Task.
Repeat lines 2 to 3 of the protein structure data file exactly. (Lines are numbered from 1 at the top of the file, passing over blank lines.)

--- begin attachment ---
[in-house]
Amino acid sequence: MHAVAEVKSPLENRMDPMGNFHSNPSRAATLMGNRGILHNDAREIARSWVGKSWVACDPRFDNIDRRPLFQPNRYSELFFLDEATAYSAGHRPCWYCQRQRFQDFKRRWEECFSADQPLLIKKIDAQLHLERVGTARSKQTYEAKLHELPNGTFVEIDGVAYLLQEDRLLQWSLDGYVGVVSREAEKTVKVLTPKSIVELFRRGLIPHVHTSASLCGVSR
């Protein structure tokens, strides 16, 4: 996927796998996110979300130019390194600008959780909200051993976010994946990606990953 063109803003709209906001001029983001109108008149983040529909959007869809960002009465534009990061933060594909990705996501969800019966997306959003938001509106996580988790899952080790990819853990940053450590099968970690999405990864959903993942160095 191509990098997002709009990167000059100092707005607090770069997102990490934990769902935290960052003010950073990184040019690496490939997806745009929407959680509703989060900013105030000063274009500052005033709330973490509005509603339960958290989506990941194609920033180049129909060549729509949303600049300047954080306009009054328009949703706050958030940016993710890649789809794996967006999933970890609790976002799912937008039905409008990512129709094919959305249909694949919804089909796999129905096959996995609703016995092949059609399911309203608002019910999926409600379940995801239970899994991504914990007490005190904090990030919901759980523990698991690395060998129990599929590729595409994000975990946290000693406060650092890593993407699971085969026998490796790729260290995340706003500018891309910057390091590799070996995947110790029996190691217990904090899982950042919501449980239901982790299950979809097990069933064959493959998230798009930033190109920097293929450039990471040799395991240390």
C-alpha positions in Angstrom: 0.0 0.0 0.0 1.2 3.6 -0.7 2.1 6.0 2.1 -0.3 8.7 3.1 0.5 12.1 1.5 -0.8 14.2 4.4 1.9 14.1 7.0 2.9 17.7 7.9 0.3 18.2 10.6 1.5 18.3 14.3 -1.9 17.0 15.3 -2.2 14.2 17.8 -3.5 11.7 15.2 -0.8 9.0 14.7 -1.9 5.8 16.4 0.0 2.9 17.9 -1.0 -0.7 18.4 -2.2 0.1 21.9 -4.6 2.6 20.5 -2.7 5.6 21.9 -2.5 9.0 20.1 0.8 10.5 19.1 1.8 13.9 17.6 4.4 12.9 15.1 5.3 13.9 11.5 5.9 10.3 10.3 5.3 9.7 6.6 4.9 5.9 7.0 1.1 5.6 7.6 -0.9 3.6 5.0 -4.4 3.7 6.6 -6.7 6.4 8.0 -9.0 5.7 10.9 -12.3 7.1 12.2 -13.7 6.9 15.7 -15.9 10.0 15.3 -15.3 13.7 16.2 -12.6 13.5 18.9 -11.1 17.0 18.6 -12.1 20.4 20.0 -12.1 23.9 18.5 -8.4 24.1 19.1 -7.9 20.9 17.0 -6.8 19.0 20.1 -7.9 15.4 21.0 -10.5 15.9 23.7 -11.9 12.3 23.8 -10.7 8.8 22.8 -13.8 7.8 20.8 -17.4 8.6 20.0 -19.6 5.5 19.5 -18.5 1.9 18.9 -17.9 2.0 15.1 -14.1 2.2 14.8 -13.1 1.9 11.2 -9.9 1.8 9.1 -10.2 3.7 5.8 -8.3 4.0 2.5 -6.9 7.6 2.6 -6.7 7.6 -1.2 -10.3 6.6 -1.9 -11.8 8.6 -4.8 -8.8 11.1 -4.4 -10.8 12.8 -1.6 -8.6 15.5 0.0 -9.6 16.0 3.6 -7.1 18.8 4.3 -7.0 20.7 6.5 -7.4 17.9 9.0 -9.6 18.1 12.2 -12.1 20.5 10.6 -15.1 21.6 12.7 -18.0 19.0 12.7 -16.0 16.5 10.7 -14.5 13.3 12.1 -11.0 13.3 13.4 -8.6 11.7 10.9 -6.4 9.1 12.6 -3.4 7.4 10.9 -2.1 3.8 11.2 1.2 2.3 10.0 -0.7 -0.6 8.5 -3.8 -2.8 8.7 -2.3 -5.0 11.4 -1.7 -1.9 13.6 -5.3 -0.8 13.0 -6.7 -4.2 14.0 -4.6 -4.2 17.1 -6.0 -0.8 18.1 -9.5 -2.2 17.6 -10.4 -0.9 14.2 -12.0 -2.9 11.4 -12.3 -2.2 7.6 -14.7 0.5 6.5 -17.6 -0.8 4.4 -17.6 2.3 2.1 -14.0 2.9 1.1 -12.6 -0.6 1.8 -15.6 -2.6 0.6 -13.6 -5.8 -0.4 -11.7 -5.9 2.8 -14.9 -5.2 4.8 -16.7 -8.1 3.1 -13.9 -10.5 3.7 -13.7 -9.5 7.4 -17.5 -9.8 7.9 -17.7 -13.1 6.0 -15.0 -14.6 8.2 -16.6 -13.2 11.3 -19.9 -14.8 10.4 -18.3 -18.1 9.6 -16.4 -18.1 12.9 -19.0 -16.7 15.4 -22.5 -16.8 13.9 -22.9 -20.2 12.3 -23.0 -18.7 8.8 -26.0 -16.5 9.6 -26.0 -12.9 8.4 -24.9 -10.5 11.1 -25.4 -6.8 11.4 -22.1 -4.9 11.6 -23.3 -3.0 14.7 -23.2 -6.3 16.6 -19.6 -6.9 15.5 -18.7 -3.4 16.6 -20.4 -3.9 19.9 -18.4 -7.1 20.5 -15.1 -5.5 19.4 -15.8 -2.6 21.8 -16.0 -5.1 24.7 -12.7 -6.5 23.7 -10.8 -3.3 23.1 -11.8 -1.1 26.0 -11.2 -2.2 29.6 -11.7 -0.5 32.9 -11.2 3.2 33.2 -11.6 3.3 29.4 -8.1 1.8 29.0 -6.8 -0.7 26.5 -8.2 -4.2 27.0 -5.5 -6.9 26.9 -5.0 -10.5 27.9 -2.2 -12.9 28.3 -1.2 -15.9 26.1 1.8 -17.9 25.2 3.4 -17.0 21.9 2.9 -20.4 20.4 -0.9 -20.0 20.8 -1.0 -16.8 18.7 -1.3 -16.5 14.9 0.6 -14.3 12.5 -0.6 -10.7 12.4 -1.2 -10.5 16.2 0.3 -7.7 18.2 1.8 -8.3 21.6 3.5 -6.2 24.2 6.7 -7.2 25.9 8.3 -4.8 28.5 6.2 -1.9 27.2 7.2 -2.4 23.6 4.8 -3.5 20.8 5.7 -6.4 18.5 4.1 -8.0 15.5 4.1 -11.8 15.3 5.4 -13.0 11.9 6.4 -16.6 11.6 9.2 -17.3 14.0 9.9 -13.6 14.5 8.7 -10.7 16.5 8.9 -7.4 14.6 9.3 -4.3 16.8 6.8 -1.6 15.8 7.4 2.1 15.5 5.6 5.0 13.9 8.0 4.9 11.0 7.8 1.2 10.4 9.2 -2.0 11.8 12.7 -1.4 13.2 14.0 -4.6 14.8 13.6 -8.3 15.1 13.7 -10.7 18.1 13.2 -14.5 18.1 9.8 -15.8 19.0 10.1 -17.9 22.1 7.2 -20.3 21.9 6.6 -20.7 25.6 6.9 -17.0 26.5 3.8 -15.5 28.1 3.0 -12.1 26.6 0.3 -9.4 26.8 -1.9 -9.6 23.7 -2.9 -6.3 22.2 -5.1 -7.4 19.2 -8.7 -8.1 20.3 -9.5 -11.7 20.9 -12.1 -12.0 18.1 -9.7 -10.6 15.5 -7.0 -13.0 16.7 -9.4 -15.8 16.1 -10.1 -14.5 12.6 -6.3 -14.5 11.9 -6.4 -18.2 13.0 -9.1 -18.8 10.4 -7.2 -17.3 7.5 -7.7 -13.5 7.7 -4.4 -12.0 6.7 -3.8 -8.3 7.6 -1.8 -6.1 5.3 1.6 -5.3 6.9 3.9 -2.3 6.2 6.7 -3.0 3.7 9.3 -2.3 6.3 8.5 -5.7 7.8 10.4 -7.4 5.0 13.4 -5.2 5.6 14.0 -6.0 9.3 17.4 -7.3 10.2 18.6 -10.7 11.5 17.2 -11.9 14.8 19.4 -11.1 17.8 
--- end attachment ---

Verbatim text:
Amino acid sequence: MHAVAEVKSPLENRMDPMGNFHSNPSRAATLMGNRGILHNDAREIARSWVGKSWVACDPRFDNIDRRPLFQPNRYSELFFLDEATAYSAGHRPCWYCQRQRFQDFKRRWEECFSADQPLLIKKIDAQLHLERVGTARSKQTYEAKLHELPNGTFVEIDGVAYLLQEDRLLQWSLDGYVGVVSREAEKTVKVLTPKSIVELFRRGLIPHVHTSASLCGVSR
């Protein structure tokens, strides 16, 4: 996927796998996110979300130019390194600008959780909200051993976010994946990606990953 063109803003709209906001001029983001109108008149983040529909959007869809960002009465534009990061933060594909990705996501969800019966997306959003938001509106996580988790899952080790990819853990940053450590099968970690999405990864959903993942160095 191509990098997002709009990167000059100092707005607090770069997102990490934990769902935290960052003010950073990184040019690496490939997806745009929407959680509703989060900013105030000063274009500052005033709330973490509005509603339960958290989506990941194609920033180049129909060549729509949303600049300047954080306009009054328009949703706050958030940016993710890649789809794996967006999933970890609790976002799912937008039905409008990512129709094919959305249909694949919804089909796999129905096959996995609703016995092949059609399911309203608002019910999926409600379940995801239970899994991504914990007490005190904090990030919901759980523990698991690395060998129990599929590729595409994000975990946290000693406060650092890593993407699971085969026998490796790729260290995340706003500018891309910057390091590799070996995947110790029996190691217990904090899982950042919501449980239901982790299950979809097990069933064959493959998230798009930033190109920097293929450039990471040799395991240390």